Tyler Durden: You're not your job. You're not how much money you have in the bank. You're not the car you drive. You're not the contents of your wallet. You're not your f*cking khakis.The first time I watched "Fight Club" in my late teens it presented a sort of resolution and relief to my own ideas of material possession. I imagine it's worse now for teenagers, with the latest iPhone, Xbox, or other self-indulgent gadget on the market, combined w...
  • Paul A.
    The sections "The 55 tips to help you say goodbye to your things" and "the 15 more tips for the next stage of your minimalist journey" were worth the price of admission.The "before" and "after" pictures were a nice touch.The only reason I gave it four stars instead of five is because it could have been tighter; the book could have have benefited from a stricter edit. His explanation of what is essentially hedonic adaptation (in the section called...
  • Jane
    Oh, Fumio, Fumio,I absolutely loathe your bookio.When I look at your roomio It makes me quite gloomio.Your simple creed May be anti-greedbut there's not a woman alive who'd want to share your empty hive.The poet Browning wrote that less is moreI disagree - less is a bore.Seriously, who but a monk would choose to live in such an empty apartment? Ifyour possessions are supposed to make people admire you, what is this minimalpose except a tricky way...
  • Kater Cheek
    I would have rated this book as excellent if it had been able to convince a hoarder to embrace the tenets of minimalism. I would have rated it as acceptable if it had merely told me what I know about minimalism and not really cemented it. But I was actively looking for books about the subject and actively interested in it and it managed to turn me off of the very movement it espouses.I got the audiobook version, and my first issue was with the ch...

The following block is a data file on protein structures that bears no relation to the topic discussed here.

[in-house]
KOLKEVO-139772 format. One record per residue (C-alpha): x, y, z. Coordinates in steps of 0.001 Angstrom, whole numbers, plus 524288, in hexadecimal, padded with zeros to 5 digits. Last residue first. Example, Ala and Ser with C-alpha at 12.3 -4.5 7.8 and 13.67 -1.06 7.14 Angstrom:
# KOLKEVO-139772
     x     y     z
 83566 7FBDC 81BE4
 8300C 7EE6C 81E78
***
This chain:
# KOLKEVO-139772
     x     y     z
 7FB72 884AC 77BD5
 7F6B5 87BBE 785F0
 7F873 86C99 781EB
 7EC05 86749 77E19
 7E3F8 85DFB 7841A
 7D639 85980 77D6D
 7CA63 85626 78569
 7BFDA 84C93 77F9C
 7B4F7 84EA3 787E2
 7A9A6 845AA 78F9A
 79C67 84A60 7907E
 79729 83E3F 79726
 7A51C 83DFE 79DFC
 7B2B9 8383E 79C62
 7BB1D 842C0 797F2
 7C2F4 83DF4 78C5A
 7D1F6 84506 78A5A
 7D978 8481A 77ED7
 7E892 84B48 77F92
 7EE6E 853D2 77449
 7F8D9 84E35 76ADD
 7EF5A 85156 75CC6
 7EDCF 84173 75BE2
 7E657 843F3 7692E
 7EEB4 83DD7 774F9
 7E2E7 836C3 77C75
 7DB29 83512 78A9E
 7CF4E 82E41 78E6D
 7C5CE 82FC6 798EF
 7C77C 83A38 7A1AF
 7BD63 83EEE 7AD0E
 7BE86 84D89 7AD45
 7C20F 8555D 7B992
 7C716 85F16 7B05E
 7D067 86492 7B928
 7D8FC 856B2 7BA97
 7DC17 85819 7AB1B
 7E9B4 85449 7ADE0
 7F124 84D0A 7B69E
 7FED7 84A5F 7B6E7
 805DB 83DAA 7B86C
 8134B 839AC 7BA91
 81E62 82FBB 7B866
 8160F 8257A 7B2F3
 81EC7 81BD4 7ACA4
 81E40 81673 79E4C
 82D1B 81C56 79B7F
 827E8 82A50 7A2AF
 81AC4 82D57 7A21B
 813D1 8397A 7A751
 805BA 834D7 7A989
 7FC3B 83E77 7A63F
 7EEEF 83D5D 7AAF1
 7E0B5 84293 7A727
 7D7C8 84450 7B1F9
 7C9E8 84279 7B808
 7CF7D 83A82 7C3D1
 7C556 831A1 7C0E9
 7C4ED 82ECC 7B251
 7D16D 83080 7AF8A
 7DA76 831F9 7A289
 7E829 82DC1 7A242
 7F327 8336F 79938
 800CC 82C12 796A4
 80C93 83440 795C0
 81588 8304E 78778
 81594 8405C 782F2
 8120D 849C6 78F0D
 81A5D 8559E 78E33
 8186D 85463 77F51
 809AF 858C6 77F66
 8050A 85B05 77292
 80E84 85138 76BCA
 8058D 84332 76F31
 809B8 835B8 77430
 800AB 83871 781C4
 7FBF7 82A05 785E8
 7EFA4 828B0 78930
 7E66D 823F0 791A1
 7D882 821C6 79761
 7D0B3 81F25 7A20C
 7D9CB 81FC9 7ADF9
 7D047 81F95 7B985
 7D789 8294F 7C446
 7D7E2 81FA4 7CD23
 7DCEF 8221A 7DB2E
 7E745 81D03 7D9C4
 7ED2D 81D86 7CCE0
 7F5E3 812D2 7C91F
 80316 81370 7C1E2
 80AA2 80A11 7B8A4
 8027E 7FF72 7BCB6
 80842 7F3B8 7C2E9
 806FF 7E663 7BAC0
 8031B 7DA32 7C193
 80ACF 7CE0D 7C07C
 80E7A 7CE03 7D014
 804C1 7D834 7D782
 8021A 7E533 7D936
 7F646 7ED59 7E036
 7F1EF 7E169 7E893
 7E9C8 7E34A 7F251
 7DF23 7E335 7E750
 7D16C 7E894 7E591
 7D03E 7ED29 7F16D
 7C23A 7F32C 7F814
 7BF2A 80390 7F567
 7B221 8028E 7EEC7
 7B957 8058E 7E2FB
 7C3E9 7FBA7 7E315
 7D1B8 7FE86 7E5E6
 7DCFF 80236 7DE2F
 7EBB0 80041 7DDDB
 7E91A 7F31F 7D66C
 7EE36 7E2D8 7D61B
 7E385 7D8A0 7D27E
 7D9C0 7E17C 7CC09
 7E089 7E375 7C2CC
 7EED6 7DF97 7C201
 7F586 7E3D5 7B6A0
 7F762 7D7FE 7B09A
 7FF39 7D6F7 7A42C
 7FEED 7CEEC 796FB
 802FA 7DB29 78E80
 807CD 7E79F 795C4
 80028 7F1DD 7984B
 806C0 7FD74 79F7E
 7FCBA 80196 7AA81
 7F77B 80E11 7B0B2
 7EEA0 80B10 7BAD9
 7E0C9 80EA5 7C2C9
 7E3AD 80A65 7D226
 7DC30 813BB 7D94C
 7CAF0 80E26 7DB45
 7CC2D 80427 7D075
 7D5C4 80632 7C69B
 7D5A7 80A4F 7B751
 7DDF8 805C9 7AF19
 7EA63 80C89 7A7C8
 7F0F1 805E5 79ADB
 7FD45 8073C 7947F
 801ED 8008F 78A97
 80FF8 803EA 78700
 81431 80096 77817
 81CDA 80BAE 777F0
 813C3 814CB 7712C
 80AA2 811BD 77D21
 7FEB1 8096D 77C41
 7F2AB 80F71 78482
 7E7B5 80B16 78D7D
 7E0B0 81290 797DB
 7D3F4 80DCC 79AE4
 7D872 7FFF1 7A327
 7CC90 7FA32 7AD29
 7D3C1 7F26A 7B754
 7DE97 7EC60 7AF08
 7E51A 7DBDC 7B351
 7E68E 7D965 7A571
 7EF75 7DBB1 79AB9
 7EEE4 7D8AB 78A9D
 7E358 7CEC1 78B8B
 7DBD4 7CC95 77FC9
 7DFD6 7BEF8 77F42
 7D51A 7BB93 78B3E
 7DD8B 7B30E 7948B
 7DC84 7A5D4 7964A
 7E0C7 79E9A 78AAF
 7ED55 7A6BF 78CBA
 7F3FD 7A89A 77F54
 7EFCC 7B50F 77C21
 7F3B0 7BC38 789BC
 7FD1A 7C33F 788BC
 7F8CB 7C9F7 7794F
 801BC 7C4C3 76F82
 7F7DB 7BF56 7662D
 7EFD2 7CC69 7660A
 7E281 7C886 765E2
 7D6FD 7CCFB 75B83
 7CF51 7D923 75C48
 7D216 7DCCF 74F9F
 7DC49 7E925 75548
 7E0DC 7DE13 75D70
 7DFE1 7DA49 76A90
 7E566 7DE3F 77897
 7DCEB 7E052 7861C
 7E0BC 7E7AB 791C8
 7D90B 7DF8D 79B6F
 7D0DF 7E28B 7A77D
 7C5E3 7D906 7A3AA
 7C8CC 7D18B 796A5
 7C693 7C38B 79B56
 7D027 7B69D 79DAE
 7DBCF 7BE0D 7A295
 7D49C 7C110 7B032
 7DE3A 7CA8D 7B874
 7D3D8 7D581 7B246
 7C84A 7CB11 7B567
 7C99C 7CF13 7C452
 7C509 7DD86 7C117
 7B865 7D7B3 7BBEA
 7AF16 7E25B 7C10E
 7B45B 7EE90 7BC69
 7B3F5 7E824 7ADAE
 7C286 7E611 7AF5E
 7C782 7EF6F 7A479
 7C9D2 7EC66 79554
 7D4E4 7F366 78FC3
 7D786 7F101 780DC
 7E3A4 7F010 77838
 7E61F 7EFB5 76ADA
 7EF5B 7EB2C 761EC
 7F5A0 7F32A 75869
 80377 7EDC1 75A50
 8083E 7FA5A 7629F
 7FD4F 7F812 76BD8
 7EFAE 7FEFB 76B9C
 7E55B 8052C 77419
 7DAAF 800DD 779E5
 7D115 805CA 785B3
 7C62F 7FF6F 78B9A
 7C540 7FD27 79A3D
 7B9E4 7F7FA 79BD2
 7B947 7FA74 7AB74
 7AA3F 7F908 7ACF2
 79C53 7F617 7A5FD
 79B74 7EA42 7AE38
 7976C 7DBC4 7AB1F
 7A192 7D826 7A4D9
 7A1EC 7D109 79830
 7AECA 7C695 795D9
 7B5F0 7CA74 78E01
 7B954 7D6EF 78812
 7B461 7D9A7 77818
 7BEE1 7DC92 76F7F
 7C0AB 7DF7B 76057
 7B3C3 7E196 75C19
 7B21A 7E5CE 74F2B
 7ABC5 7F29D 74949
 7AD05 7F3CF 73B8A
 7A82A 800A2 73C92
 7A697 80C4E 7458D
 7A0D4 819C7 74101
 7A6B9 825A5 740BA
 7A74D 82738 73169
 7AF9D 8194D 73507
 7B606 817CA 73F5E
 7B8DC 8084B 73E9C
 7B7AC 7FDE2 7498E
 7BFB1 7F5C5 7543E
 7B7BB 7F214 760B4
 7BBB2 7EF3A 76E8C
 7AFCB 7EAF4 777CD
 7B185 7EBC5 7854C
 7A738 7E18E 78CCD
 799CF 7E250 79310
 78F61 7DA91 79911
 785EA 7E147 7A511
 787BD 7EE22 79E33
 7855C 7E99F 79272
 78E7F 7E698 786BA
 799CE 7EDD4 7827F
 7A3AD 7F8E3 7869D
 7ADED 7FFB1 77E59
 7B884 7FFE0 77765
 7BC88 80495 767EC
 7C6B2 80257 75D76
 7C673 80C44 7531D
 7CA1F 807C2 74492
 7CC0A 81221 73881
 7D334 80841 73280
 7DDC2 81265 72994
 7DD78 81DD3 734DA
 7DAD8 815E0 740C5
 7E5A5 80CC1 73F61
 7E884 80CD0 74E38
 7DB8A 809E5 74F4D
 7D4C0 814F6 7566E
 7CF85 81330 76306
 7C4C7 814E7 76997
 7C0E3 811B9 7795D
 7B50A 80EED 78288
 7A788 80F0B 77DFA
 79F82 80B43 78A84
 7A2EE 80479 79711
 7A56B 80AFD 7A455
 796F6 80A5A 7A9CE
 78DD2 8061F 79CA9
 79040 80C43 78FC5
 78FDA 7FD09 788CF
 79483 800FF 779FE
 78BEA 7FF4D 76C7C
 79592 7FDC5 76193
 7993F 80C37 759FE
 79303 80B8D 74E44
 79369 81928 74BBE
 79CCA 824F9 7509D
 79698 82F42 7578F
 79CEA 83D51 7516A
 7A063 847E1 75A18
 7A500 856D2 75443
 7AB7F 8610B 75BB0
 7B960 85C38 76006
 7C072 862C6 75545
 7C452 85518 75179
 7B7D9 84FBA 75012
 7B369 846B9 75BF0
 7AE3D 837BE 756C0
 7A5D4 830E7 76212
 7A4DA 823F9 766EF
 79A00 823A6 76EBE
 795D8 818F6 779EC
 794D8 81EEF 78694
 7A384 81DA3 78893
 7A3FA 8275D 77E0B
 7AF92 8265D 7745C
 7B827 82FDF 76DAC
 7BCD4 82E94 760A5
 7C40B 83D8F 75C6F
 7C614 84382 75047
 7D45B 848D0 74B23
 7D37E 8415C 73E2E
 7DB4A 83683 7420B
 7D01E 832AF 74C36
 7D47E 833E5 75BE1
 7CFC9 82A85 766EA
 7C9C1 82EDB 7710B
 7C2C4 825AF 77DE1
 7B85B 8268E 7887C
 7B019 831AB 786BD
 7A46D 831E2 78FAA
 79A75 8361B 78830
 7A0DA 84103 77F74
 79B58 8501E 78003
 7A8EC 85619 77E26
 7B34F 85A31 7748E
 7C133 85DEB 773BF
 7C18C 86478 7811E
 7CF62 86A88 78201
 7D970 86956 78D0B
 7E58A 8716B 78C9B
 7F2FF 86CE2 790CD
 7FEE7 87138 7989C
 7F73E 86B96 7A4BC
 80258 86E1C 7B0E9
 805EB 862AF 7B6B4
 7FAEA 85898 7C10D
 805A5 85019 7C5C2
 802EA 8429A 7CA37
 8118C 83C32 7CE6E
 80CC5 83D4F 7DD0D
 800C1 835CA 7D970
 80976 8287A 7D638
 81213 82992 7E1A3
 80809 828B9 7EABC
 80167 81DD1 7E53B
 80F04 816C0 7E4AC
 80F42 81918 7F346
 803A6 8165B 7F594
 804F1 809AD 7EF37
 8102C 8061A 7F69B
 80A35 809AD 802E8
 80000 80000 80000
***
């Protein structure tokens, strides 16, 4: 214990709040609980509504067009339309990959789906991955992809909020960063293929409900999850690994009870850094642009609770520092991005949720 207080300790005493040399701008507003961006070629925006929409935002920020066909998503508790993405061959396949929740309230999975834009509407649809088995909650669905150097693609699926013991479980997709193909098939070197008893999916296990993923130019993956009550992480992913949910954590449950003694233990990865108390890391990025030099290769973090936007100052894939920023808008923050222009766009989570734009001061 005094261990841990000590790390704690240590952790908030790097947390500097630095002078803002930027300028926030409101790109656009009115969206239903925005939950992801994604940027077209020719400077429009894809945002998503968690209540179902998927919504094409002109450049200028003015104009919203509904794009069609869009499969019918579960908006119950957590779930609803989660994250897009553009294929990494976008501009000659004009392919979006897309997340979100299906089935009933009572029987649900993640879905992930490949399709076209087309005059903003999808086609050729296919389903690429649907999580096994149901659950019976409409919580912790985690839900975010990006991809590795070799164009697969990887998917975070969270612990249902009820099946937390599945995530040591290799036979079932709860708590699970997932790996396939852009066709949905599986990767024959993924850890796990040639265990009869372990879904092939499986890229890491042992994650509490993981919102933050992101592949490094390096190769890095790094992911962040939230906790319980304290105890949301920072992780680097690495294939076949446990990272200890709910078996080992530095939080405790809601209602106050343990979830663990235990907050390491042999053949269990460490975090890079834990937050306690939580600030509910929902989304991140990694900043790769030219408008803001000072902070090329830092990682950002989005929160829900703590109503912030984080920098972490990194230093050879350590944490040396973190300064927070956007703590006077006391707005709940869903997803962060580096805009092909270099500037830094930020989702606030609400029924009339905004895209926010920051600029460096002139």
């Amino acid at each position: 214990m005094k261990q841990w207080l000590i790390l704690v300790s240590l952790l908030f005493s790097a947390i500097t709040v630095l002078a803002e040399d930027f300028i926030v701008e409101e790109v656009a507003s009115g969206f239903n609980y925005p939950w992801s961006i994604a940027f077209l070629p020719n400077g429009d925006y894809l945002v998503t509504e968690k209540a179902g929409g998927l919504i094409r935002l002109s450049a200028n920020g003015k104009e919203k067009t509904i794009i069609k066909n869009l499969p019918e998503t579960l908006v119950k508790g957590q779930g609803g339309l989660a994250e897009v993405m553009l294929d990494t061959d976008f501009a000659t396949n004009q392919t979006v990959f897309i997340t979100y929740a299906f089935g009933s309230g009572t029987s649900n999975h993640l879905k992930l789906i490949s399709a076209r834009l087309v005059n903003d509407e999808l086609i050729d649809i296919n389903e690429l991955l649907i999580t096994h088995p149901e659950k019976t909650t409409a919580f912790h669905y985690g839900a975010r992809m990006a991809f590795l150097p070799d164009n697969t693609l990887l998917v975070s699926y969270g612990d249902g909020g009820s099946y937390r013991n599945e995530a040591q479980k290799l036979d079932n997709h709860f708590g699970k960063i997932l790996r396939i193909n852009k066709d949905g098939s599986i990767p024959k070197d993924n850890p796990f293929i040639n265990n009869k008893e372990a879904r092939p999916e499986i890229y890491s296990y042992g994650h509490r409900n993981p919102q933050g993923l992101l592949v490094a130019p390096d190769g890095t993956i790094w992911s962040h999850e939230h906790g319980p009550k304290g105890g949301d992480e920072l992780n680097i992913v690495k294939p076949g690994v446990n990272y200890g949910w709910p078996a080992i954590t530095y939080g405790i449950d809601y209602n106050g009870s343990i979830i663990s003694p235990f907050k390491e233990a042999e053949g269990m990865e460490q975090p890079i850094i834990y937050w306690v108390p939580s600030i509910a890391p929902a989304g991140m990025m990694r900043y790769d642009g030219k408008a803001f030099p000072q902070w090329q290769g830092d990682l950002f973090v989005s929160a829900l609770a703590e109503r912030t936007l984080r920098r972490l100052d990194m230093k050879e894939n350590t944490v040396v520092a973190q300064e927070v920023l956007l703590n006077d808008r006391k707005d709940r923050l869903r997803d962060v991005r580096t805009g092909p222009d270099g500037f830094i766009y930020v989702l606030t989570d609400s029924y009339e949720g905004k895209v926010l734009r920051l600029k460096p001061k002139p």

• Mehrsa
    So this is basically a lot more Marie Kondo, but more all over the place, but I'm giving it 4 stars only because it caused me to go through my closet again and throw away a bunch of crap. This book is more holistic that Kondo and is billed more appropriately as a self-help. But just as with Kondo, it is written by a single person living in Japan who has no children. I want a mom of a bunch of kids to write a minimalism book. None of my kids crap ...
  • Kristina Horner
    A lot of people were saying this book was too basic, but as someone about to move and just starting to understand the ways in which clutter has been ruling my life, I found it helpful and inspiring. Sometimes it's just the inspiration that you need to really get going.
  • Alice Lippart
    Interesting topic. Enjoyed the parts about the authors journey, but the rest felt a bit inaccessible, and got a bit boring after a while.
  • Dillon
    Someone I follow closely once said that "a man's life does not consist in the abundance of his possessions." This was a good follow-up to Sprok Jay and TLMOTU, but I tend to resonate more with the messaging of the first two than this one. This book did have some good insights on how and why to get rid of things, and also went into the philosophy of "the new Japanese minimalism." It's been about seven months since I first implemented こんま...
  • Jiny S
    I may not agree with some of the author’s ideas, but I find his crush on Steve Jobs adorable.Having enjoyed Mari Kondo’s works, I knew what I was getting myself into when I picked up this book. The formats are very similar and I appreciated the quick read. The ideas may not be completely fresh, but sometimes it good to have a reminder of the values you already agree with, and it may spark some new changes in your old routine.One idea Sasaki h...